Book blogging is not and should not be about keeping up with other bloggers. There isn’t some prize for reading the most books, or downloading the most eARCs from Netgalley or getting the most ARCs in the mail.

Book blogging should not be something that comes before selfcare, or before your family, or before the big things in your life. Some days watching TV should come before book blogging, because we all do #selfcare differently.

Book blogging should not be something that causes you stress or strife or causes you to be judgemental about yourself.

Netgalley will understand. They know we love clicking on beautiful cover art.

 

Book bloggers of the world, please be kinder to yourselves.

 

Please, be take some time to be selfish.  Take some time to realize that you have taken your passion for reading, the spark you carry inside you, and allowed it to blossom on a website that is all your own.  With a little bit of clicking, and a little bit of html, you have literally created something out of nothing. You have created something that is completely unique to you – someone else, if given the same exact recipe, could never have made what you have made. Because of you, someone discovered a new-to-them book. Your passion, your spark, it rubs off on everyone who visits your site!

 

Still looking for the magic bullet of how win at blogging? Ok, here you go:

 

Being the bloggeriest blogger who ever blogged is not winning. Winning is showing up. Winning is being your authentic self. Winning is talking about books you care about, books that make you think, or cry, or laugh, or grow. Winning is coming to the bloggish community as you,  not as who you think we want to meet. Winning is recognizing burn-out for what it is, taking a break when you need to, and keeping it fun.

 

Blog when you feel like it. Blog on a schedule that works for you. If you have a schedule that was working, and it isn’t working anymore, change it. Blogs are not made of stone and neither are  you. Your blog works for you, not the other way around.

 

#selfcare comes first. Your health and your family come first.  Take a break if that’s what life calls for. Your blog will still be here waiting for you when you come back. The blogging community will still be here waiting for you when you’re ready to return. We’re patient and we want you to take care of yourself.  If you decide there isn’t room in your life for the commitment of blogging right now? That’s OK too. Really, it is!

 

Please do not think you are failing as a blogger because your blog isn’t as sparkly or as polka-dotty or as whatever-y as someone else’s.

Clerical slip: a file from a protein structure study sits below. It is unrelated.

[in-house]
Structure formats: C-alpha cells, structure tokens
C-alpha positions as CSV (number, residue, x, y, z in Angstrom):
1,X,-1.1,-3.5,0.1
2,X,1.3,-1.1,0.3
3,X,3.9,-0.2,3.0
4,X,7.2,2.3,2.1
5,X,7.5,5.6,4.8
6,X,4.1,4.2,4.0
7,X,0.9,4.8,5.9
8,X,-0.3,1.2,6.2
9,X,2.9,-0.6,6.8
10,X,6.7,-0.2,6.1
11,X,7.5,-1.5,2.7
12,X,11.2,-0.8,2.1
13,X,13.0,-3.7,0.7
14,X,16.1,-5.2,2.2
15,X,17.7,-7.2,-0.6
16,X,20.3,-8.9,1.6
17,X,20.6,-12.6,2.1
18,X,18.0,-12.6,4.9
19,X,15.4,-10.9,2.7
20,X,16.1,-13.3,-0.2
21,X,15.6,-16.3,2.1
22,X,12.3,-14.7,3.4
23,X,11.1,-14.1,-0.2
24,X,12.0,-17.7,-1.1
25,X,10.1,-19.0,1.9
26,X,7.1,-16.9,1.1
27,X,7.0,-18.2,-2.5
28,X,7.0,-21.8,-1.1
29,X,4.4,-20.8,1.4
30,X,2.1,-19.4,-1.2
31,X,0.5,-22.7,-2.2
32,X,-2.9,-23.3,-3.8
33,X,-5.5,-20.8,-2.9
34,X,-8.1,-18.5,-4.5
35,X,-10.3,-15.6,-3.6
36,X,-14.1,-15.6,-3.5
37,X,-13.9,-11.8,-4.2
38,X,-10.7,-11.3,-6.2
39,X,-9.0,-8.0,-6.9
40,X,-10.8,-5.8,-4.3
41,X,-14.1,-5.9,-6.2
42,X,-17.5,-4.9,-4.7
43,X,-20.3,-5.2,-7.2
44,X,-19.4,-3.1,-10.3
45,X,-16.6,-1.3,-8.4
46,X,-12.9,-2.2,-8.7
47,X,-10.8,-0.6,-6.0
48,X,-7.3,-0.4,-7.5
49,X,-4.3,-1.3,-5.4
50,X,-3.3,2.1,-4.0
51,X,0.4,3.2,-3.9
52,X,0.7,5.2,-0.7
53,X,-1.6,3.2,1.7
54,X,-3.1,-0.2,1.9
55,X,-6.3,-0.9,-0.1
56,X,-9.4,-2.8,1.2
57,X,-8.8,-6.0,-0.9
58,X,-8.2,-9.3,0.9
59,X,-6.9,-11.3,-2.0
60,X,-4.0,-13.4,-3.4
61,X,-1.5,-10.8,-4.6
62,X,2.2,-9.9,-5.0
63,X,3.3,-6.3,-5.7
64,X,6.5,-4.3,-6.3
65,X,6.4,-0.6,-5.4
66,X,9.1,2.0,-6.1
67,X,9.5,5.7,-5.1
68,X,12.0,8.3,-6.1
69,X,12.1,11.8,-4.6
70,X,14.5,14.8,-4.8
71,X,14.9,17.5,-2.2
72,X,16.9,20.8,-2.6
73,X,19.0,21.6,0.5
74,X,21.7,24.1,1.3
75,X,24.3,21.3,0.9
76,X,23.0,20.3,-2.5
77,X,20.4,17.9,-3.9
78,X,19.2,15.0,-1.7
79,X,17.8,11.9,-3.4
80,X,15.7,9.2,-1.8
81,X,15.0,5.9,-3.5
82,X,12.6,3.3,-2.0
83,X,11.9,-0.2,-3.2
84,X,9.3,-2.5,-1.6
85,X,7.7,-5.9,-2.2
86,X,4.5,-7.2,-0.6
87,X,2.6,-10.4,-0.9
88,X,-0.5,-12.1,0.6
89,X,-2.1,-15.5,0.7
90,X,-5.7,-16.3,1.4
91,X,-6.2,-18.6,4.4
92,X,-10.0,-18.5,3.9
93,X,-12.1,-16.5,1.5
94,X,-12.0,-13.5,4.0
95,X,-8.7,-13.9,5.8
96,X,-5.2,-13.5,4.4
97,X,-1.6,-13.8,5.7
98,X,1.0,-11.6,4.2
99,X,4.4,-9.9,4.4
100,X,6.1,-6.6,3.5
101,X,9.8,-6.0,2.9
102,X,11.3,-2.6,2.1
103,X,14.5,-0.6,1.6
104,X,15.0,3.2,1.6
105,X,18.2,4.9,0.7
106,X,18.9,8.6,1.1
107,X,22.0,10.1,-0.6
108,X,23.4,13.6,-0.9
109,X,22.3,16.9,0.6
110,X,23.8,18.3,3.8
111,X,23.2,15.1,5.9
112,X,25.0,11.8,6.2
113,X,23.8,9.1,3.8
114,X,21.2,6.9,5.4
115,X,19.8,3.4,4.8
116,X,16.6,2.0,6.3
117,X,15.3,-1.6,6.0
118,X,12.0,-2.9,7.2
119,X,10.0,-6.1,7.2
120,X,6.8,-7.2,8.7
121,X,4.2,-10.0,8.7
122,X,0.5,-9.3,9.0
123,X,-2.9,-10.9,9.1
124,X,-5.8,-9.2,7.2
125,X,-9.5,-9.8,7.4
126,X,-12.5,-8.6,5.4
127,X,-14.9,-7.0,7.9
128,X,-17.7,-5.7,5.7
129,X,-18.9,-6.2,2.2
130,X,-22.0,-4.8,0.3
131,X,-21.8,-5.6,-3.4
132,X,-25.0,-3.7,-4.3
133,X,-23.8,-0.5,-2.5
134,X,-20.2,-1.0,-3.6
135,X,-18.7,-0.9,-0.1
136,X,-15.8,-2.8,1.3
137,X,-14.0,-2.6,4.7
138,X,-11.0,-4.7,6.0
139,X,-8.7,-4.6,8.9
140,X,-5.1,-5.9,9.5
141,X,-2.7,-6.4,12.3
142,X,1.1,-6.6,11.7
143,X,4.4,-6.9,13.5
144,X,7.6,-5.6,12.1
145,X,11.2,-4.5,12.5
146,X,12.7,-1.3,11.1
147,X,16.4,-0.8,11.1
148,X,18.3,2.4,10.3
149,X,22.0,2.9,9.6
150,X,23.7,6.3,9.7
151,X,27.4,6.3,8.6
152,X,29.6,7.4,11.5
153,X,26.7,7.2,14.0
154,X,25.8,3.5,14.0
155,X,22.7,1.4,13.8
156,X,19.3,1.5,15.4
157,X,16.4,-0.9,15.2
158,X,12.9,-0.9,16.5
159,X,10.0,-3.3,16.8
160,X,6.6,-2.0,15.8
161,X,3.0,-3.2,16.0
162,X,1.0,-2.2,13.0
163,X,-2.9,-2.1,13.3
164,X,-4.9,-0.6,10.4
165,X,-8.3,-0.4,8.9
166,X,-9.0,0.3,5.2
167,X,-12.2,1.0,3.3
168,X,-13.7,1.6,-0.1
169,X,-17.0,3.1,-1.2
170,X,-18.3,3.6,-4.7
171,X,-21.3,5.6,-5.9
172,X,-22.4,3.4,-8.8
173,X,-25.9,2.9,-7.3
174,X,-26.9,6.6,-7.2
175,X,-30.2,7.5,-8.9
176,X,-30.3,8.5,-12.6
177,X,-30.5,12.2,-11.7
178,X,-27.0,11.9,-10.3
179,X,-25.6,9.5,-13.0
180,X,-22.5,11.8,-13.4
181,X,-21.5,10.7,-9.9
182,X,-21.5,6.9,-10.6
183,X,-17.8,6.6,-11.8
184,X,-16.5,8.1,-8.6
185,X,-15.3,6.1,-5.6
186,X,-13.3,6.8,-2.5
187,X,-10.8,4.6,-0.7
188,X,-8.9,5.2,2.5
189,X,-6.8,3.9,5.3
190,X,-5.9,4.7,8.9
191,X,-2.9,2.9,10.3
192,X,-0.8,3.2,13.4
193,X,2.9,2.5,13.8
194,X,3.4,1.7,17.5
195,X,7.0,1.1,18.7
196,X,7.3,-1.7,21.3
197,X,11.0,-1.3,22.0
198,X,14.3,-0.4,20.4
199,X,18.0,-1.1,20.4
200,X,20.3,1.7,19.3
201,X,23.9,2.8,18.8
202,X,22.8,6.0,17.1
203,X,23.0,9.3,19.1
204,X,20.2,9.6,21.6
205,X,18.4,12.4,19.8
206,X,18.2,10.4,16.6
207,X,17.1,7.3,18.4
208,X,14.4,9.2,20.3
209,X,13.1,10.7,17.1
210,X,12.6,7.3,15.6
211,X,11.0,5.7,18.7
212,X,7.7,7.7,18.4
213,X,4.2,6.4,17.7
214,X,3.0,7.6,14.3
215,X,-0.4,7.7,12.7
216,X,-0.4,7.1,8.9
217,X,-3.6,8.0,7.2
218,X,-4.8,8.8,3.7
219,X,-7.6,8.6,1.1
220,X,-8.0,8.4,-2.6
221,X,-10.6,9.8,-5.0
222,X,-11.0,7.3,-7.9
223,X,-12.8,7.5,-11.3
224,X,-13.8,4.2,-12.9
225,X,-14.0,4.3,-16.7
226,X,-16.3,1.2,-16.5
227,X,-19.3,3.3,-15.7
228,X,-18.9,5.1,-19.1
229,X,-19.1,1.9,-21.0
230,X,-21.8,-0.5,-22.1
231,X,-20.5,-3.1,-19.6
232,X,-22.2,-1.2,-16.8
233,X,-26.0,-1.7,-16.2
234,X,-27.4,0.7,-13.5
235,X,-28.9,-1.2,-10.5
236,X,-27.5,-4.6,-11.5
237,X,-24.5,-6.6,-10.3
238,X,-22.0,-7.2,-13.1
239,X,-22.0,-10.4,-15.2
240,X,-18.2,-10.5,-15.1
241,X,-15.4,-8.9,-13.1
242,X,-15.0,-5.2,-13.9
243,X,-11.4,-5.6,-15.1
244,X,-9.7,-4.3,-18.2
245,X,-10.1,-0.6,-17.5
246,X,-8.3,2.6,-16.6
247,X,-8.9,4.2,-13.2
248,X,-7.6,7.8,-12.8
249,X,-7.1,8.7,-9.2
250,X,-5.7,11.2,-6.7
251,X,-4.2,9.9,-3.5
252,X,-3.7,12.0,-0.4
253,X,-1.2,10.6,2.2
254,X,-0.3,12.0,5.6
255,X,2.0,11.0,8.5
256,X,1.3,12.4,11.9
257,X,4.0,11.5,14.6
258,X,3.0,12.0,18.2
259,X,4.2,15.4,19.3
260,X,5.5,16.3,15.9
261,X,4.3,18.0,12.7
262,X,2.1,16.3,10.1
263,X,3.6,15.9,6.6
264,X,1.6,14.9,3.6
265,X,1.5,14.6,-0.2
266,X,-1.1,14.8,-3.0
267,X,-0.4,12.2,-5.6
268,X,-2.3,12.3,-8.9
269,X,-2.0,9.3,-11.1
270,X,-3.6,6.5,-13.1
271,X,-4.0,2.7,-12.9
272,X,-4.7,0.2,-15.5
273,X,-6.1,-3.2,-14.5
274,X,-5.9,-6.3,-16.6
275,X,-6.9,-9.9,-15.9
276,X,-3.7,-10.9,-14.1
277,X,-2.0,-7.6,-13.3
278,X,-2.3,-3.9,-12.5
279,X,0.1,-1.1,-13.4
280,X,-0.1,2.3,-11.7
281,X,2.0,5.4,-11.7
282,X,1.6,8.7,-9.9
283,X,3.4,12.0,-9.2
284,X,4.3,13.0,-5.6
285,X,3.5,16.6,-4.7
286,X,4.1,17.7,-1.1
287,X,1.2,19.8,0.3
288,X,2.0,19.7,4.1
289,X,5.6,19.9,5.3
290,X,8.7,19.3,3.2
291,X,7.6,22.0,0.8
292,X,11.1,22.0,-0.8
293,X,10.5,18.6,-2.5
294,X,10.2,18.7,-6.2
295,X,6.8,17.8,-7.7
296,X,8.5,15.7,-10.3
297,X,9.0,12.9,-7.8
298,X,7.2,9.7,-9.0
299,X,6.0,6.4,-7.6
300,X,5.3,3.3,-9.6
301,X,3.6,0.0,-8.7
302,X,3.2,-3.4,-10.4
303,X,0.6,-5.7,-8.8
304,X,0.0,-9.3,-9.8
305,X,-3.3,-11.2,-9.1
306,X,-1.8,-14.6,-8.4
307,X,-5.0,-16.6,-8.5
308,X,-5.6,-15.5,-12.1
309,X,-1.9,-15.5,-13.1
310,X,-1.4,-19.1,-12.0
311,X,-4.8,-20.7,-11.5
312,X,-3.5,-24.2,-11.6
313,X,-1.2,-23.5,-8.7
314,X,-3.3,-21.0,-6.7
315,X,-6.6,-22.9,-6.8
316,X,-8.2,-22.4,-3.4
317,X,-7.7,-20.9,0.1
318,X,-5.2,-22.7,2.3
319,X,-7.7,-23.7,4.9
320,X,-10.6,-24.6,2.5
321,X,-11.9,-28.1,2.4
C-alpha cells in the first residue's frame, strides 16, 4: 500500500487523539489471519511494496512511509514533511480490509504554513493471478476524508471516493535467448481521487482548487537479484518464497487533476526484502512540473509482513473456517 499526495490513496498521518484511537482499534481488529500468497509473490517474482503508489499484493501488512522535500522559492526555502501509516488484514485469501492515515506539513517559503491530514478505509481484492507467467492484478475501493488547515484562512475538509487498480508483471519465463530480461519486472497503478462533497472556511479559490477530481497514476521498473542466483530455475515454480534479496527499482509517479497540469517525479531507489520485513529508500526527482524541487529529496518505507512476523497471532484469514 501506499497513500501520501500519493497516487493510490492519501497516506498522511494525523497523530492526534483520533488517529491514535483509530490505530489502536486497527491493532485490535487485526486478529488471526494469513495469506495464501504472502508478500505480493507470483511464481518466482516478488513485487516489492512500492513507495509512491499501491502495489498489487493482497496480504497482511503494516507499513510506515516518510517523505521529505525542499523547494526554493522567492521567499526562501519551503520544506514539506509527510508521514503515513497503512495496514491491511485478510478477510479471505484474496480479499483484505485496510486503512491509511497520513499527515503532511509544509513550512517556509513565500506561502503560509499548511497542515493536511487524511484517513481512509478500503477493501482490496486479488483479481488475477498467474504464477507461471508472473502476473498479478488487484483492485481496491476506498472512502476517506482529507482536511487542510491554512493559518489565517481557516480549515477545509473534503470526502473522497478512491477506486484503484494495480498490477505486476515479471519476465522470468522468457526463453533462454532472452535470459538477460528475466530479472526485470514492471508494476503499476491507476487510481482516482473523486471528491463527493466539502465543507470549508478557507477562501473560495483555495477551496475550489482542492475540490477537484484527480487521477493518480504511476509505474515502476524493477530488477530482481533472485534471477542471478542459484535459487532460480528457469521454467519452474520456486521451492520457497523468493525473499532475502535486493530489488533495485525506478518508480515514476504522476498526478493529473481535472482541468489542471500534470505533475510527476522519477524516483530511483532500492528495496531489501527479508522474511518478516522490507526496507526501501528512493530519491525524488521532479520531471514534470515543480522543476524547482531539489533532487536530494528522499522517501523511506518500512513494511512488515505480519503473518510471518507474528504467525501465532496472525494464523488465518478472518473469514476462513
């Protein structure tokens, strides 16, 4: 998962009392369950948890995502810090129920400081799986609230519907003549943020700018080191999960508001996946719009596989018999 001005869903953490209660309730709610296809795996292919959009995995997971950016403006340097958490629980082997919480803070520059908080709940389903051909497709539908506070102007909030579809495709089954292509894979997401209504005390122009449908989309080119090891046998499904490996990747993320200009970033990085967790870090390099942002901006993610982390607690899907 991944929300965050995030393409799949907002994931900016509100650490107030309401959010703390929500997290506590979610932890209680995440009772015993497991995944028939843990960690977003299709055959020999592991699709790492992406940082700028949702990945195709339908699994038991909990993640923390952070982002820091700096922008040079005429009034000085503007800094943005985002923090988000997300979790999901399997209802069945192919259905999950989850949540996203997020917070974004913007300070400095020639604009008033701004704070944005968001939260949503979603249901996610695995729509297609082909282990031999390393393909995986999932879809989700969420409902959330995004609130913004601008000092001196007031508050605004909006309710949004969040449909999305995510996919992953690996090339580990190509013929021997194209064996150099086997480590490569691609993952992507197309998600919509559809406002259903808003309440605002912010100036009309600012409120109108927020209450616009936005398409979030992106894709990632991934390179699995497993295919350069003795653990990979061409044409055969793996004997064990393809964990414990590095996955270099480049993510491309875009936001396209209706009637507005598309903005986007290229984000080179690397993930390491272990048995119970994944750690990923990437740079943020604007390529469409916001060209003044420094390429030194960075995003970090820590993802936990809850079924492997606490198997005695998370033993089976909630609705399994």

The only failed blogger is the blogger who never started a blog in the first place.

 

Book bloggers of the world, please be kinder to yourselves.  If the spark inside you burns out, the blogosphere will be all the poorer without you.

 

Us book reviewers love to joke about our out of control ToBeRead piles. We post photos of our TBRs online, we have the “priority” stack, the “read later” stack, the “these are the books I want to read when I have time” stack, which we never get to, because ARCs  keep the first two stacks a few feet high.  We enjoy discussing how many books we want to read, need to read, hope to find time to read. In the blogosphere, this is a thing.

 

I think we joke about it so much, because deciding what book to read next can be paralyzing. And what better way to deal with that stress than to laugh about it?  There are so many choices, so many obligations, it’s easy to get analysis paralysis.  Will you pick up the book you promised the publicist you’d review? Will you pick up the book from your favorite author? Will you pick up the book that your best friend said “hey, I think you’d like this, read it so we can talk about it”. Will you pick up a comfort read that you’ve read a million times but it’s the only thing you feel like reading right now?

 

Fellow Book Bloggers, how do you decide what book to read next?  How do you get past the analysis paralysis? Do you choose your next book based on what you want to read, what you should be reading, what you think other people want you to read?

 

To tell the truth, I’m jealous of organized book bloggers. They are organized. they have a system. they have spreadsheets, and a review publishing schedule. They read books in a particular order, and if they deviate from that order, they don’t tell anyone.

 

Organization is like broccoli, or getting up at the same time every day. I know it’s good for me, I know i should make it part of my life, and sometimes I do for a few weeks at a time. And then I realize that shit is not for me.